VF Corporation reported in a Securities and Exchange Commission filing on Monday that it had been hit by a cyberattack. The company owns a slew of apparel brands, including Vans, North Face, Timberland, Dickies and more — and it warns the disruption could affect your holiday shopping. VF first noticed “unauthorized occurrences” on its IT systems on December 13, it said in a statement to Engadget. While it began to mitigate the damage, VF found that the hackers had encrypted some of its IT systems and stole personal data. It’s trying to come up with work arounds so that people can still buy from VF brands, but the $7 billion company said the attack messed with its ability to fulfill orders.
Sometime around the start of 1995, an unknown person planted a password sniffer on the network backbone of Finland’s Helsinki University of Technology (now known as Aalto University). Once in place, this piece of dedicated hardware surreptitiously inhaled thousands of user names and passwords before it was finally discovered. Some of the credentials belonged to employees of a company run by Tatu Ylönen, who was also a database researcher at the university.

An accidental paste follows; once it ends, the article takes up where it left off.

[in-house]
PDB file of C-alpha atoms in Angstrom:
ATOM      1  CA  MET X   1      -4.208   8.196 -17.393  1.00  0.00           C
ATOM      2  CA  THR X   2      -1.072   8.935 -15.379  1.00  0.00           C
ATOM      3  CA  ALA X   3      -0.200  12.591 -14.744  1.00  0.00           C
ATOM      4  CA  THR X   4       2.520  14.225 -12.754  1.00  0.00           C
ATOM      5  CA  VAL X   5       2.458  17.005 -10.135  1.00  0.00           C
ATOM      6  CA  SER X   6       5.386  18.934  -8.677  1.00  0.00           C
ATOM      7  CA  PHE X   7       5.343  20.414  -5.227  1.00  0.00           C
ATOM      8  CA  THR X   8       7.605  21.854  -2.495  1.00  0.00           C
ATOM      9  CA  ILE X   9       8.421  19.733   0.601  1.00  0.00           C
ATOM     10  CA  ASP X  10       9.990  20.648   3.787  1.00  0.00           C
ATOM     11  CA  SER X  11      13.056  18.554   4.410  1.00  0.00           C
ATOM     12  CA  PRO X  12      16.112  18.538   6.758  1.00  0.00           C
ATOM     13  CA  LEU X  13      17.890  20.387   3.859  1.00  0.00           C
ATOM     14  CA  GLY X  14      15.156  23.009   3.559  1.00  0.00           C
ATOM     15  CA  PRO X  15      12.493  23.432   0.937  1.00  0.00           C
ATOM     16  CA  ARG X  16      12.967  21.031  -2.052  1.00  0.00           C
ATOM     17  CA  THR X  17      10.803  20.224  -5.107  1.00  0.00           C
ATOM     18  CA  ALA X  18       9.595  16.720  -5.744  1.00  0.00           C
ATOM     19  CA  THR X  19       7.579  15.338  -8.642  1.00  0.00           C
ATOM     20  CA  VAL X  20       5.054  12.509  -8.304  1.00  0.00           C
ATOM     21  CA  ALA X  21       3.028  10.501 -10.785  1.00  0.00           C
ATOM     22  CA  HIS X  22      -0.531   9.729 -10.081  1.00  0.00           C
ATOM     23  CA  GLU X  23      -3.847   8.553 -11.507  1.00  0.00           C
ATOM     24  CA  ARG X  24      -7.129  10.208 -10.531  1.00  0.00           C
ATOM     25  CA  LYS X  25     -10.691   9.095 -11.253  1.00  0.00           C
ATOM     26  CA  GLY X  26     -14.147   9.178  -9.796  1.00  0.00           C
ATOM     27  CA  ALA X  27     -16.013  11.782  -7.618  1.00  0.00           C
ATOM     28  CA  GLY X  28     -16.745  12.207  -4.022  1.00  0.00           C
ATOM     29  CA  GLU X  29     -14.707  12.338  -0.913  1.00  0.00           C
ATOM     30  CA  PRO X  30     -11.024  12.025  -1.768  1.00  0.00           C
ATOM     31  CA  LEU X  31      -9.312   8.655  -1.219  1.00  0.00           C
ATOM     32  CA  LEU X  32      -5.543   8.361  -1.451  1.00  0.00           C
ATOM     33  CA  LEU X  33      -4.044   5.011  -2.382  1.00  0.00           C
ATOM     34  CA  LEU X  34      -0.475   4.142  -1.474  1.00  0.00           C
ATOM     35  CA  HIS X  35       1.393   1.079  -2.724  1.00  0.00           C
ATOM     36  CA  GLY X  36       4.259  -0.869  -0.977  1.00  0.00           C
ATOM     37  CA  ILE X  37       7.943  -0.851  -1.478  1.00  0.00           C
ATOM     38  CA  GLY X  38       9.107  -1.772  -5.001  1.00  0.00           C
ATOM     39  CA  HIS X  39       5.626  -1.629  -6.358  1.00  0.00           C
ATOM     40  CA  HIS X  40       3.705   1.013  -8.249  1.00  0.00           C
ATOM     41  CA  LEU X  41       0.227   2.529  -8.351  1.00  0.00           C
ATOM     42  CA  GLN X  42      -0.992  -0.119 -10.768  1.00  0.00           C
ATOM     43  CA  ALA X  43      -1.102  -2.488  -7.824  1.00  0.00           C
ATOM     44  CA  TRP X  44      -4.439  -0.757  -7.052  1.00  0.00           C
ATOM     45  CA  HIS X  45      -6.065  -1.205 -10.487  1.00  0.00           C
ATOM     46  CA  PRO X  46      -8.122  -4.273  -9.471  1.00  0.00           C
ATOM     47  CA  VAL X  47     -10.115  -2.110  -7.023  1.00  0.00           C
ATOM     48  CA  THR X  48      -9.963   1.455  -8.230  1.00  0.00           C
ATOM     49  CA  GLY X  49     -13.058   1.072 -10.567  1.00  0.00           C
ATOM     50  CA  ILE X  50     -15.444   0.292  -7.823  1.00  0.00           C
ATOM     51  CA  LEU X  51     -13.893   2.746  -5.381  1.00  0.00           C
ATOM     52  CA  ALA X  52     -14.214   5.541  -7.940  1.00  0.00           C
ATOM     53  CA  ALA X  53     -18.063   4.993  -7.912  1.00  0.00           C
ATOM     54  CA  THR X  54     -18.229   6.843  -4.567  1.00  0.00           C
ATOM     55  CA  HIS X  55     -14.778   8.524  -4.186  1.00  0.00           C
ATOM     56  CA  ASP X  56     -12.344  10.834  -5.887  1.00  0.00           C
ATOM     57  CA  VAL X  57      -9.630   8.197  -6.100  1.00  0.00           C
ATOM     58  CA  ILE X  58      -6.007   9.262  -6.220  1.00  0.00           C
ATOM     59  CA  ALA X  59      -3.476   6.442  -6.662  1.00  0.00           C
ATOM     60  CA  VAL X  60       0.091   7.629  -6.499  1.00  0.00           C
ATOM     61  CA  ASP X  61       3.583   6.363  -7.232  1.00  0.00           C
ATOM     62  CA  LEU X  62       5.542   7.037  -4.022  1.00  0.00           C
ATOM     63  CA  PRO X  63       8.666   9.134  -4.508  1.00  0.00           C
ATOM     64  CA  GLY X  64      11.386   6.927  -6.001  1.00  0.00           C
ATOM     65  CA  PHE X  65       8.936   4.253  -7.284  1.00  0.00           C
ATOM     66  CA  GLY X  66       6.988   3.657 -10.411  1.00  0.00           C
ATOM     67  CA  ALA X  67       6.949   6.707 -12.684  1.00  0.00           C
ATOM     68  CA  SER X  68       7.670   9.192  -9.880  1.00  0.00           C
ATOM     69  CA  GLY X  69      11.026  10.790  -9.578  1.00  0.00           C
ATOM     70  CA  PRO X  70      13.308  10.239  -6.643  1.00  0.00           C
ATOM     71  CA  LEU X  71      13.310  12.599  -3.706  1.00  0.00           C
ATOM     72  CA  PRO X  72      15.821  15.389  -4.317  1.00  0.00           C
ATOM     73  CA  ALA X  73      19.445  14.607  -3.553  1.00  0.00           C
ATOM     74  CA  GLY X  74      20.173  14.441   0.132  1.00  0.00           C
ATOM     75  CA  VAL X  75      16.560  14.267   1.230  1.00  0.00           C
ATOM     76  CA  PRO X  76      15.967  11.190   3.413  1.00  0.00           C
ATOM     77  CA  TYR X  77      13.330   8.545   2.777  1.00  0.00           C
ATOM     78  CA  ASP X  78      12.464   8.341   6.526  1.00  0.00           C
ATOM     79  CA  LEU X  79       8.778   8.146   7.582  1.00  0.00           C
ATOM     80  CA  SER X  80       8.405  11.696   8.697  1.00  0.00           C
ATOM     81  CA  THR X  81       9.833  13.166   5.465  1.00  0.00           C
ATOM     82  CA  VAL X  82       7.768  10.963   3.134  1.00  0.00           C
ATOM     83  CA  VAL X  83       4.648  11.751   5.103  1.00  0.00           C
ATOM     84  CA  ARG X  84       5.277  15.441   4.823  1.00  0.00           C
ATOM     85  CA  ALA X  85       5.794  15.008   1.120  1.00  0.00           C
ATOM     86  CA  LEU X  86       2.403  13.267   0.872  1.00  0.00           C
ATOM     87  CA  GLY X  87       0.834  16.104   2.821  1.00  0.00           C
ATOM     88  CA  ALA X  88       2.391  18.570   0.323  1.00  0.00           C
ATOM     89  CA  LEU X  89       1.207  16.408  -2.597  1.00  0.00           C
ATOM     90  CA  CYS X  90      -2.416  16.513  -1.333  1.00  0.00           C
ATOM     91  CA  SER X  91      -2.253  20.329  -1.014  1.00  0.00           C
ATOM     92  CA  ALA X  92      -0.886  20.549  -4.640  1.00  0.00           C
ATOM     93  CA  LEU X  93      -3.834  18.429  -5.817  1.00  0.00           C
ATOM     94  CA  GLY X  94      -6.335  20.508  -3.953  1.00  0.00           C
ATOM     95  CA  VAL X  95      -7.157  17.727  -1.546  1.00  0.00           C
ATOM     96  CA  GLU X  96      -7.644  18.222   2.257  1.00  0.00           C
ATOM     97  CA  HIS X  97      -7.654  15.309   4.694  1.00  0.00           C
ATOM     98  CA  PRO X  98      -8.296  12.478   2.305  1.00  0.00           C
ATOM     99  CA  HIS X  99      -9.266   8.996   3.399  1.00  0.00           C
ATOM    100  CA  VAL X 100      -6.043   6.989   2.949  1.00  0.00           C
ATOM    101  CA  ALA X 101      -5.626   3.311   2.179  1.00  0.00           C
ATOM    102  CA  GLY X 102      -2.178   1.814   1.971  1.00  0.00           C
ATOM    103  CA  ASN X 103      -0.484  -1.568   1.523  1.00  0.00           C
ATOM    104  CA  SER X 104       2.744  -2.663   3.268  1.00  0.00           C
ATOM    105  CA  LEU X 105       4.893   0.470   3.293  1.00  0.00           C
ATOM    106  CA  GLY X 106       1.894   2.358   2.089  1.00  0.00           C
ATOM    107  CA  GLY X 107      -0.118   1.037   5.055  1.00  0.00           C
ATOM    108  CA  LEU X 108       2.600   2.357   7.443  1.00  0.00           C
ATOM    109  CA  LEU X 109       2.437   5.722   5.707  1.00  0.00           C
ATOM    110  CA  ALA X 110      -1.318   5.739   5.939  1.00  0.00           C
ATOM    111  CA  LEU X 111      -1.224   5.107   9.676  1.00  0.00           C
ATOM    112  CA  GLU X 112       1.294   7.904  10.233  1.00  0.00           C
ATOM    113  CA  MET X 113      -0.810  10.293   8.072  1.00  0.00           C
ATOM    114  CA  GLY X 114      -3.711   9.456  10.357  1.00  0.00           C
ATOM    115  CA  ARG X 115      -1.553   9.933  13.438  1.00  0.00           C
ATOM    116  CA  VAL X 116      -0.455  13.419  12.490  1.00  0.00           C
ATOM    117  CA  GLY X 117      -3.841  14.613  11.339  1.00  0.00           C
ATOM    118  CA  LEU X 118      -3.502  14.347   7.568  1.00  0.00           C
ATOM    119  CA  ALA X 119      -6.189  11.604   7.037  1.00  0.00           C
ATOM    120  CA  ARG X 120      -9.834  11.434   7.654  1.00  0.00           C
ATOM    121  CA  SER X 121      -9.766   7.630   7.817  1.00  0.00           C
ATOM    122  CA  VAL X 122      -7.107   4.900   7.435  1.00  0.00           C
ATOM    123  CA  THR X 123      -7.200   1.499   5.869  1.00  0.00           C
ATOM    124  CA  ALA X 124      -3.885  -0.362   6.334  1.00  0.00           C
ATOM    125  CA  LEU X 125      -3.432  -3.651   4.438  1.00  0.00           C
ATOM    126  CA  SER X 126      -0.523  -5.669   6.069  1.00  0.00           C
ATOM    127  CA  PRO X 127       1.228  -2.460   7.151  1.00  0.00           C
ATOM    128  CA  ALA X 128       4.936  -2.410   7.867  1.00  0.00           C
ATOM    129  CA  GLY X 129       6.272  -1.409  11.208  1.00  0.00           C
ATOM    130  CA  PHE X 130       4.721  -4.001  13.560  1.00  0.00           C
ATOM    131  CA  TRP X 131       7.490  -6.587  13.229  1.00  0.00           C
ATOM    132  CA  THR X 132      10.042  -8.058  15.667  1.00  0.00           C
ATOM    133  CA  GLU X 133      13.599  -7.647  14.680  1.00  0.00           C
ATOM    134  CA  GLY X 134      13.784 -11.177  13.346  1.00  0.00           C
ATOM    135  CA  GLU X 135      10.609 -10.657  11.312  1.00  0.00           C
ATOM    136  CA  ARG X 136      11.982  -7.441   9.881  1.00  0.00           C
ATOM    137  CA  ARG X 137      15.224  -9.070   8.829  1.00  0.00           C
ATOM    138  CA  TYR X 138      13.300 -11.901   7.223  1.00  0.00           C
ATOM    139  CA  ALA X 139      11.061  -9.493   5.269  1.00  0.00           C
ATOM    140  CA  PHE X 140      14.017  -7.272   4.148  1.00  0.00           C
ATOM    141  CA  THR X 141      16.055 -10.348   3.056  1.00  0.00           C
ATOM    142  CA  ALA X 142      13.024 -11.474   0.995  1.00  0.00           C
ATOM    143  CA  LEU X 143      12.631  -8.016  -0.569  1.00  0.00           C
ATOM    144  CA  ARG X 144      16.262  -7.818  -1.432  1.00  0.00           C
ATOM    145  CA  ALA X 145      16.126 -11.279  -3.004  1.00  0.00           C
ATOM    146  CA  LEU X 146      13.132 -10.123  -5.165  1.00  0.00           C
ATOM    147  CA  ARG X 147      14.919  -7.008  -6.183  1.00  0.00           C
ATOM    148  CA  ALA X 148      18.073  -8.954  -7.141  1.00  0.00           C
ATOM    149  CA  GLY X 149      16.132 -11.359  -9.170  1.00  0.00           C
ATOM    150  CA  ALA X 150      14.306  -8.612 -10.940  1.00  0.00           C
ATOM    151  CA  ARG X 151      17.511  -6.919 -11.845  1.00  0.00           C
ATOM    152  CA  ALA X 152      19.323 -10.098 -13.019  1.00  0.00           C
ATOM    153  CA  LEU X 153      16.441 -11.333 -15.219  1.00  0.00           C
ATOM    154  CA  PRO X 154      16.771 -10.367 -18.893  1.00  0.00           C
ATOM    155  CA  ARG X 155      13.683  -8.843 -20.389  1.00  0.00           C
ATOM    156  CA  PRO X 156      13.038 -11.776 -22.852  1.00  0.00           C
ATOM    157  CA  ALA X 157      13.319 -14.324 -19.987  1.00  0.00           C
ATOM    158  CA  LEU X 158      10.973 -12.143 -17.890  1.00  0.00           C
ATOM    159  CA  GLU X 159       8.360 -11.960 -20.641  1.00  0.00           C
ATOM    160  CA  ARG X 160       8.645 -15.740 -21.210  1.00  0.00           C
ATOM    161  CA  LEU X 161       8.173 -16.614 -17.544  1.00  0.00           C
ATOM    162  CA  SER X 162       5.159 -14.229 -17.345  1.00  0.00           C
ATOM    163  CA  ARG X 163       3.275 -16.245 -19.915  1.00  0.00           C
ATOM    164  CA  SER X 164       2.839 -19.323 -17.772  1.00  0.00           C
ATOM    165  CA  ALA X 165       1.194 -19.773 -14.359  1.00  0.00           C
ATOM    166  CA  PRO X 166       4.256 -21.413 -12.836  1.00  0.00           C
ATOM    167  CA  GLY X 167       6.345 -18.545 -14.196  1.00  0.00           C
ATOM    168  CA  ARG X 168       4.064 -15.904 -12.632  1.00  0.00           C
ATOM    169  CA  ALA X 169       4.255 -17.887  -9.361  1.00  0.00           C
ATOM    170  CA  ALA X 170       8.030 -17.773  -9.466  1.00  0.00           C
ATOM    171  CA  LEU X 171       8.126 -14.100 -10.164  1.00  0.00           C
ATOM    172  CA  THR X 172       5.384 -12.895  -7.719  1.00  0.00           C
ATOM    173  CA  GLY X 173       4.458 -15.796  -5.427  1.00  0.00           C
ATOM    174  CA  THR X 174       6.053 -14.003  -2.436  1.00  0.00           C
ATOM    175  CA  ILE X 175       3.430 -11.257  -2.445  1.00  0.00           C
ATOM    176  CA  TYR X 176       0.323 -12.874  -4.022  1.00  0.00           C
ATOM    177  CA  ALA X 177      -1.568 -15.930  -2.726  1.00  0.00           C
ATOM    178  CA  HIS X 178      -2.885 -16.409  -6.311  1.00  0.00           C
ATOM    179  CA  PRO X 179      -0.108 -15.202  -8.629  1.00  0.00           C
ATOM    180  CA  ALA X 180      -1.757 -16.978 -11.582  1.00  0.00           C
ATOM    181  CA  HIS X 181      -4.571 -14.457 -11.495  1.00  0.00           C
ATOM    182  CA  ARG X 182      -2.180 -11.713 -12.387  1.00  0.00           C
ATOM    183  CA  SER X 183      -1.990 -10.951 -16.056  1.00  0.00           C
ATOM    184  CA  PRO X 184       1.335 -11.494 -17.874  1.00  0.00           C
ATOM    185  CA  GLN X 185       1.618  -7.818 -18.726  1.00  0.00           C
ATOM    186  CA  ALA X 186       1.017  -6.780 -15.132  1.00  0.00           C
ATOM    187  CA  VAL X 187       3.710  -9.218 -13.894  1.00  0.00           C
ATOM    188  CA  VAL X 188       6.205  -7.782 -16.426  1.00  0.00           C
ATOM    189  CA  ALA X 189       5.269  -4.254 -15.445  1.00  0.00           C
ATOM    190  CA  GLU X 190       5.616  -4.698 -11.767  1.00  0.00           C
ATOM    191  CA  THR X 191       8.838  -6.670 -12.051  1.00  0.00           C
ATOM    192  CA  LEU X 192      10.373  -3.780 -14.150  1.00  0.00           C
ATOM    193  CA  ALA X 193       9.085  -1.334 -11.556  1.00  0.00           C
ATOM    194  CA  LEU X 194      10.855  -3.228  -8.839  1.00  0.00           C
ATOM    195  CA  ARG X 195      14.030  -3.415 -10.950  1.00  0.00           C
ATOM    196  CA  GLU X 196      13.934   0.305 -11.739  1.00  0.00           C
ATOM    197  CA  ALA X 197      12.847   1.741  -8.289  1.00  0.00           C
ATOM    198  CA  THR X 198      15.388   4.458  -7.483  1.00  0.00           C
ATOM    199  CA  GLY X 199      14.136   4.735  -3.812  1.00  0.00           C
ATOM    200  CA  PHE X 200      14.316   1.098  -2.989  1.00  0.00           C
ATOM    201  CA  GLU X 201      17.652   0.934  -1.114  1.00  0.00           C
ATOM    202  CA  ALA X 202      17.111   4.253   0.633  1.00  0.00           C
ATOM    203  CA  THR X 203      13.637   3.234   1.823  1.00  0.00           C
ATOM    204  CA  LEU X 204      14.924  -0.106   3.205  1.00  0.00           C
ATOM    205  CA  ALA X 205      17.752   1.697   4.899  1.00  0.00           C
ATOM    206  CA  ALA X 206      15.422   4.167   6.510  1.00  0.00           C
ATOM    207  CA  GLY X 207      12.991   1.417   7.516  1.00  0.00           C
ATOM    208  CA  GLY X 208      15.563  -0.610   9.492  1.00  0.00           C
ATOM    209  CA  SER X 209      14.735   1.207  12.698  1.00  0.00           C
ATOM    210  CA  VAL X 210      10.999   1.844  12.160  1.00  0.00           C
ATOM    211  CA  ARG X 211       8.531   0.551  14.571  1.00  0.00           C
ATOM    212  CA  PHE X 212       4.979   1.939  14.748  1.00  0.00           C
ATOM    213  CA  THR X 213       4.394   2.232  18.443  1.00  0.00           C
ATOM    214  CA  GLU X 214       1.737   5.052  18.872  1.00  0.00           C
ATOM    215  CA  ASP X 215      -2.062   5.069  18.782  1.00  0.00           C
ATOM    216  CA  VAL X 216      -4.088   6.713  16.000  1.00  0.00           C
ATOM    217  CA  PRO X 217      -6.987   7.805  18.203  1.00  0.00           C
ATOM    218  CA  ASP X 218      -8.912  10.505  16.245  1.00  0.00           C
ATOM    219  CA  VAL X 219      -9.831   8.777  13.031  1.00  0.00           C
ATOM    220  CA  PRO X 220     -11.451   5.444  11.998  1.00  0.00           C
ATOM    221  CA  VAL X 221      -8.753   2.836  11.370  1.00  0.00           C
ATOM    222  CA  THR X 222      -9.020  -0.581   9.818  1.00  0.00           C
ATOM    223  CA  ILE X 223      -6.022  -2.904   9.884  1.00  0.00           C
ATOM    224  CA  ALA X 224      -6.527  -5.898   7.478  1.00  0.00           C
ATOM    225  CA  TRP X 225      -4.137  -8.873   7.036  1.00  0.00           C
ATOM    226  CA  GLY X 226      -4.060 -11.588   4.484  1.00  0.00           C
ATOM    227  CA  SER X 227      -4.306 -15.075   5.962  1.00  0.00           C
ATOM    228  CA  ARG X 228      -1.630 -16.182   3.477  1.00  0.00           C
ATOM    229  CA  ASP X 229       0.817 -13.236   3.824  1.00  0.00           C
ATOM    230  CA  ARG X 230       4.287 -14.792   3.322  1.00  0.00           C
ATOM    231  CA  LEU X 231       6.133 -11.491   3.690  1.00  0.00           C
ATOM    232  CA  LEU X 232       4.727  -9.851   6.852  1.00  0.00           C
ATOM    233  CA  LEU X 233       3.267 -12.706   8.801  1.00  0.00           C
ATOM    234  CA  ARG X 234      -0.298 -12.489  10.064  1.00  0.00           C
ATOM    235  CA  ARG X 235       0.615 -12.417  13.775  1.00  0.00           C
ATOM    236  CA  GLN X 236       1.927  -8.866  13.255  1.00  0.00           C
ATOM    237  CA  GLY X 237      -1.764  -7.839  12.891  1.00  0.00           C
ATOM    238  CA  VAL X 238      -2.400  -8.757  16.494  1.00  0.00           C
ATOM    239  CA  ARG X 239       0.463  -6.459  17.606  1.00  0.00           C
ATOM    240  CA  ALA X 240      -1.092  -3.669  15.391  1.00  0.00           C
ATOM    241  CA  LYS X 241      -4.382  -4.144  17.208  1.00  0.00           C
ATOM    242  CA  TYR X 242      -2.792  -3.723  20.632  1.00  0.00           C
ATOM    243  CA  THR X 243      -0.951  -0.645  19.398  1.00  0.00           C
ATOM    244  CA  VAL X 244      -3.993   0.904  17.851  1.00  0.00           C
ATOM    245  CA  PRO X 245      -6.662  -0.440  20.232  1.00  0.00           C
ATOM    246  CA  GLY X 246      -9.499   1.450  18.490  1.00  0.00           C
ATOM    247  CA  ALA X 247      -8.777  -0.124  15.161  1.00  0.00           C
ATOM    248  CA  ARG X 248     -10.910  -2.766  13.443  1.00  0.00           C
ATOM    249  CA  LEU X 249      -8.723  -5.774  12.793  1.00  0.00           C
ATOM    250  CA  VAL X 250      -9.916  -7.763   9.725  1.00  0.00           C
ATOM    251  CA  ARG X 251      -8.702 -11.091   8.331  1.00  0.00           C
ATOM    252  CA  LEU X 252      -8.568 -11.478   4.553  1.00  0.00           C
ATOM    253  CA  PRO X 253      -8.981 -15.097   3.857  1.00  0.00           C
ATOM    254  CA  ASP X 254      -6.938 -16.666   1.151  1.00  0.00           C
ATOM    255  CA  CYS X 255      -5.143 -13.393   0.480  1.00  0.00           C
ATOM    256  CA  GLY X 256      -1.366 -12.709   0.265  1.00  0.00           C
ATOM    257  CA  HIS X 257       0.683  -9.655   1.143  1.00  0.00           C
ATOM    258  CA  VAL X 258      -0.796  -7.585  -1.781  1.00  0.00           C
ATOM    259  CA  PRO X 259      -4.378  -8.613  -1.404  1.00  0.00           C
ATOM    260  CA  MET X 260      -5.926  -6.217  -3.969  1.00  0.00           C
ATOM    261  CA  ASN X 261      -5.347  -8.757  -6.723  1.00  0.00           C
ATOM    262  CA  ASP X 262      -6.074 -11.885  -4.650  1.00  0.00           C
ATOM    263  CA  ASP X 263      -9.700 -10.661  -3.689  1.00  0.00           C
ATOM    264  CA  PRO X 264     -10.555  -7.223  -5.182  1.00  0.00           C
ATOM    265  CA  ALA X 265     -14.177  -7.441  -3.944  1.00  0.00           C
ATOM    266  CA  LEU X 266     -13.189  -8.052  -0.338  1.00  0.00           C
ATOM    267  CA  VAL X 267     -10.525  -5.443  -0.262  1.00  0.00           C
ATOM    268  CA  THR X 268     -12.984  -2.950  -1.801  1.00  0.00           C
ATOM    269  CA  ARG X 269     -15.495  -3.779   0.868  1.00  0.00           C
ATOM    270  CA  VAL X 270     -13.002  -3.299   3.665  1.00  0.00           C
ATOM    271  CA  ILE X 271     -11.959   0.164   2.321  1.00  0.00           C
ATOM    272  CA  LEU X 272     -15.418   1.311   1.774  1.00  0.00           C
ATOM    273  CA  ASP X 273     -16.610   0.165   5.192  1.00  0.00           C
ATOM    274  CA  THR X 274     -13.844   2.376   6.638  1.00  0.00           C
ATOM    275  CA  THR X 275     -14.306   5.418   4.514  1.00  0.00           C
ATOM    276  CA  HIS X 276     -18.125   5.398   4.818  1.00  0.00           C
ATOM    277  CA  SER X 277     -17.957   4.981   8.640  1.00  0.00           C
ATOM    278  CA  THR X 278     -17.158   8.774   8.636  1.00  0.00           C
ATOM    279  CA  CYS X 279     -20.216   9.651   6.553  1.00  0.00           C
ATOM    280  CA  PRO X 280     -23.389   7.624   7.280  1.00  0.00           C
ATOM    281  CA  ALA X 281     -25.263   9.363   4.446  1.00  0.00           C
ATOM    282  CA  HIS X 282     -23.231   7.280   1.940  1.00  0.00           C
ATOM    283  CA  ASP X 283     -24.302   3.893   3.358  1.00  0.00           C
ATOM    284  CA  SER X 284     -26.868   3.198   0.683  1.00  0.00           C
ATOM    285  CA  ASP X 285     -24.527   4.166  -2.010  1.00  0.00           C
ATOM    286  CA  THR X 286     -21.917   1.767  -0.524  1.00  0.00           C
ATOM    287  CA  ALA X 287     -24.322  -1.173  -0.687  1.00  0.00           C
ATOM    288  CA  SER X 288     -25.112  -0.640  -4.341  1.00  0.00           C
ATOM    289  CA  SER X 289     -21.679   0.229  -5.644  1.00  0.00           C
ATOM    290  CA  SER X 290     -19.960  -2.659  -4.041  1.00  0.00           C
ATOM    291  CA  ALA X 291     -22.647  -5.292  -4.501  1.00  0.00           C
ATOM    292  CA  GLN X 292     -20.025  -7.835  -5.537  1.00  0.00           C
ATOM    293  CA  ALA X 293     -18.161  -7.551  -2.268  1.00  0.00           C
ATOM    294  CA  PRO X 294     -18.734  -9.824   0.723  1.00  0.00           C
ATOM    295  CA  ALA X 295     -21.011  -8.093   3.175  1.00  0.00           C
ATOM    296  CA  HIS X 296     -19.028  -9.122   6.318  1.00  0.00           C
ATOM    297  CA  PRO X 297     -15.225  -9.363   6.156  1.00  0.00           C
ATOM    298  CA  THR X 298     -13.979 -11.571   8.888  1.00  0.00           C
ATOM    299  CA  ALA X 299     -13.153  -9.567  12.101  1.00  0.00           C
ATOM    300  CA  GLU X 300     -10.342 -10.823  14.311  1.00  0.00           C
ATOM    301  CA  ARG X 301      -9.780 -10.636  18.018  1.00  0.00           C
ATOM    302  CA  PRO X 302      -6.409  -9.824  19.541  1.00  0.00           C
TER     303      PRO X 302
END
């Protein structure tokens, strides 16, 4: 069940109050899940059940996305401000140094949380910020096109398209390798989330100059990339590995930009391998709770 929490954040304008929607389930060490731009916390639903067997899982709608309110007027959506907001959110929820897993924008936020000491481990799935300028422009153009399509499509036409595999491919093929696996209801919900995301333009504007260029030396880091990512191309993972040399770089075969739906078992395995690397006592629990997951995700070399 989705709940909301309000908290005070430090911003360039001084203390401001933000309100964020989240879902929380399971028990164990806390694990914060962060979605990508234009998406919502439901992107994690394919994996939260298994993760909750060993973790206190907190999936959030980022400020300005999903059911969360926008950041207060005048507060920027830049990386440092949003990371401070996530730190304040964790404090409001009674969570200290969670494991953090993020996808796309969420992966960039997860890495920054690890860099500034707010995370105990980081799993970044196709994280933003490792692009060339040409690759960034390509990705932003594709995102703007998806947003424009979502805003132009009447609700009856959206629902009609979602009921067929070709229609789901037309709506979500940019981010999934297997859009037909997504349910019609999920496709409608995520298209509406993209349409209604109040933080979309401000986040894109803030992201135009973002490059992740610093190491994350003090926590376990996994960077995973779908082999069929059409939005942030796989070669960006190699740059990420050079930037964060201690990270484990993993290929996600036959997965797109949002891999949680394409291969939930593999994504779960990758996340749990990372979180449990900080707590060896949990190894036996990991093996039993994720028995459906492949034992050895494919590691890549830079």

San Francisco police Sergeant David Radford contacted Tesla in May 2020 with a request on a case: Could the automaker provide data on an alleged stalker’s remote access to a vehicle? A woman had come into the station visibly shaken, according to a police report. She told police that her abusive husband, in violation of a restraining order, was stalking and harassing her using the technology in their 2016 Tesla Model X.
Shortly after the AlphV/Blackcat ransomware gang’s website was replaced on Tuesday by a splashpage announcing it had been seized by the FBI, the law enforcement message was itself replaced by another missive from the criminals claiming to have “unseized” the page and brought it back under their control. The aggressive message from AlphV said that because of the FBI’s actions it was removing rules it had previously set for affiliates prohibiting them targeting “hospitals, nuclear power plants” and similar institutions, as long as these were located outside of the Commonwealth of Independent States — areas from the former Soviet Union.
As 2023 draws to a close, it’s time for cybersecurity experts to gaze into their crystal balls and predict what the next year has set in store for the security industry. In the first part of our predictions round-up experts at My1Login, i-confidential, and OSP Cyber Academy reveal what they believe will be the biggest trends in the year ahead.
A popular training dataset for AI image generation contained links to child abuse imagery, Stanford’s Internet Observatory found, potentially allowing AI models to create harmful content. LAION-5B, a dataset used by Stable Diffusion creator Stability AI and Google’s Imagen image generators, included at least 1,679 illegal images scraped from social media posts and popular adult websites. The researchers began combing through the LAION dataset in September 2023 to investigate how much, if any, child sexual abuse material (CSAM) was present. They looked through hashes or the image’s identifiers. These were sent to CSAM detection platforms like PhotoDNA and verified by the Canadian Centre for Child Protection.